Currently, there is lots of activity in this area, which promises to be quite valuable. Unless you need the money right now, you are probably much better off leasing rather than selling. $25K per acre sounds like a lot, but is not. From hard experience-- don’t believe everything you are told and if somebody promises you something, get it in writing. This particularly includes major companies. And don’t allow yourself to be rushed into a deal.
Angie, what township? There are multiple Block 32’s.
I’m sorry, ok I looked back and here is what I’ve found. T1N, A-1168
Just tread through this thread. Even though it was originally posted back in March of last year I found some things interesting. I just visited US Minerals Exchange. I was not that impressed with their website but I like the concept. But it seems that every time people offer a “mineral appraisal” it really is just an offer to buy your minerals, not an independent appraisal of what they are worth. If anyone knows where to get an appraisal from someone that isn’t offering to buy them, I would like to know!
You need to find a registered petroleum engineer that does an independent evaluation that is not working for a buying company. I suspect there is probably a firm in Midland or Dallas/Ft. Worth or Houston that does that sort of thing.
2.5% under 160 acres = 4 acres. Your acreage is in a good neighborhood but it’s held by Encana which is a decent, but not a fantastic Operator. The location helps but the Operator hurts the valuation. If you need the money and had an offer for $60k or more, I’d think that’s a pretty fair offer.
My hang up with hiring Petroleum Engineers, is that they typically take an Operator agnostic approach to valuations and that simply doesn’t work in this environment. You may have the best rock in the Basin, but if you have a crummy Operator that can’t produce that rock, then it doesn’t matter.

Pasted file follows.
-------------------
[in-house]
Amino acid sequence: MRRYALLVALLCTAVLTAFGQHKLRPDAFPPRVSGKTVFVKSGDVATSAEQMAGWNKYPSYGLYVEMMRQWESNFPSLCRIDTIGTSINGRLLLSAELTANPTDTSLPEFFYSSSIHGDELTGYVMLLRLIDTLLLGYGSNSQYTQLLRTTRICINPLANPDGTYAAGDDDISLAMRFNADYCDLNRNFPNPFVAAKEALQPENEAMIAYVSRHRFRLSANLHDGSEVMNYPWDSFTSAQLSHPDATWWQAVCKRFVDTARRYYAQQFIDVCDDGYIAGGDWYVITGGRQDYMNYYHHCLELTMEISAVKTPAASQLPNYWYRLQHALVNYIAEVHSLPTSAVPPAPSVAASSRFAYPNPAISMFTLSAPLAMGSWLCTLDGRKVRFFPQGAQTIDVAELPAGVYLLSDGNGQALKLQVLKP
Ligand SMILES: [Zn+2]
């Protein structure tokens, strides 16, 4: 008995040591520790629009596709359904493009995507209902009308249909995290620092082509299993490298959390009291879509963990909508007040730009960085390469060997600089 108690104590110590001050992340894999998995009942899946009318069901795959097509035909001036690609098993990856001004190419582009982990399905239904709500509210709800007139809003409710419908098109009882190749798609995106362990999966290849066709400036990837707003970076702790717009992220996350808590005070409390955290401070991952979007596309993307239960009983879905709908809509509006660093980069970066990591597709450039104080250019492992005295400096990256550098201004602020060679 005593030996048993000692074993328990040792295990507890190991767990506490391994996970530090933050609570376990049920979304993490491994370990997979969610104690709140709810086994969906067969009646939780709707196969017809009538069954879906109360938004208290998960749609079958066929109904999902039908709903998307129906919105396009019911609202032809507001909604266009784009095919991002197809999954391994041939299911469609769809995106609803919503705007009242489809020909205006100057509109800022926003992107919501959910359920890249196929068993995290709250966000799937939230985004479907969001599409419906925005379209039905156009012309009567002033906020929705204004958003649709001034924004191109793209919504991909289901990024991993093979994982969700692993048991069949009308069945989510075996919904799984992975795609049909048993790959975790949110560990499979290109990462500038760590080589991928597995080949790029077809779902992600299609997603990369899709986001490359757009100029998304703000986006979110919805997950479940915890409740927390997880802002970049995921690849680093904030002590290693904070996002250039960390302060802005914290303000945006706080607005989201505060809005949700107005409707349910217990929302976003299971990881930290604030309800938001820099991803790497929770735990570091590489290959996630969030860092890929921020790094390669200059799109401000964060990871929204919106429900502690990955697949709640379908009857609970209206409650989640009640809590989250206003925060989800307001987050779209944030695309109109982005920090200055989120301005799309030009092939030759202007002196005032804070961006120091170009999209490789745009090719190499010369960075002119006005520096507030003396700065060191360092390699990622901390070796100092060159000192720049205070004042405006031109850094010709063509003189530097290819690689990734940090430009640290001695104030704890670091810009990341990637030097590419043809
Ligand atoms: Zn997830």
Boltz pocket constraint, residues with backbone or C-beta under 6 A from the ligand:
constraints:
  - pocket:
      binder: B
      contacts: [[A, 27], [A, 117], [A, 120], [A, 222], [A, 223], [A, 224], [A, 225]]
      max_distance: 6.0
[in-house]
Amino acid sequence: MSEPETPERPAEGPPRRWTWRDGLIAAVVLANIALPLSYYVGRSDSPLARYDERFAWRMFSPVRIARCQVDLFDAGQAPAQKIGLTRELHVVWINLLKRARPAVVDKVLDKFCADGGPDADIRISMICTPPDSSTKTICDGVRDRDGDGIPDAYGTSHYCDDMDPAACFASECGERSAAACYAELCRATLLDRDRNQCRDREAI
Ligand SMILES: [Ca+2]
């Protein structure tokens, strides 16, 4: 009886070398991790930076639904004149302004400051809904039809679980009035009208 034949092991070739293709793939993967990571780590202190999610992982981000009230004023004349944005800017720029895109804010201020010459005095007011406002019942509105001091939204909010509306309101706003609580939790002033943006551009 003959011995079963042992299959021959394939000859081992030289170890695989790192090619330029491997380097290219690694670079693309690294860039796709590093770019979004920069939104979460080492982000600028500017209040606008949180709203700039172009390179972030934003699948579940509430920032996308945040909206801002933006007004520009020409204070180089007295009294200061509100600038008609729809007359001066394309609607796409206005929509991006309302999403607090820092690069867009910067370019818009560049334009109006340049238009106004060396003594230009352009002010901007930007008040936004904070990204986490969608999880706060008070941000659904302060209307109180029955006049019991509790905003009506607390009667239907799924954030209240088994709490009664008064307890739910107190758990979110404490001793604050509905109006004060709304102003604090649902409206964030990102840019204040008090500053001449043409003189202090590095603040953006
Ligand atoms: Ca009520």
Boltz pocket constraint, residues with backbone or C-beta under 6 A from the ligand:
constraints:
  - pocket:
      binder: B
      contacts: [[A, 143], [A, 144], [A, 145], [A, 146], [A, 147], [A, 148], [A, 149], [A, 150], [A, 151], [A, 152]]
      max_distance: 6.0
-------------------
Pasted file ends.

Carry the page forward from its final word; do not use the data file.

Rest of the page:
It’s perfectly fine to ask lots of questions to several or all of the people you are getting offers from. Go slow and ask plenty of questions. I hope this helps.
WolfT though you probably won’t care for my response, I think it’s worth saying. The people making the offers ARE the people setting the prices. The old adage “it’s only worth what someone will pay” applies here. We’ve owned minerals in Howard since the 1950’s and up until 3 years ago, I couldn’t have gotten $100 an acre because there wasn’t anyone willing to buy them. We are in what I believe to be a bubble in the market right now that could collapse as quickly as it rocketed up.
My experience with US Mineral Exchange has not been good. I can’t say that I would recommend their service.
Your acreage is not necessarily just worth what somebody will pay for it. Somebody is paying for it based on some assumptions about a future annuity. You can, if you wish, just wait and collect that annuity rather than selling it. Assuming all risks/losses/gains associated with the ability/inability to tell exactly what that annuity will be, or if it will even mature. Sure, yeah, if you are going to sell it, then you are left with whatever somebody will pay you. But IMO, the main reason to ask an independent evaluator is to decide IF you should sell at whatever people are offering.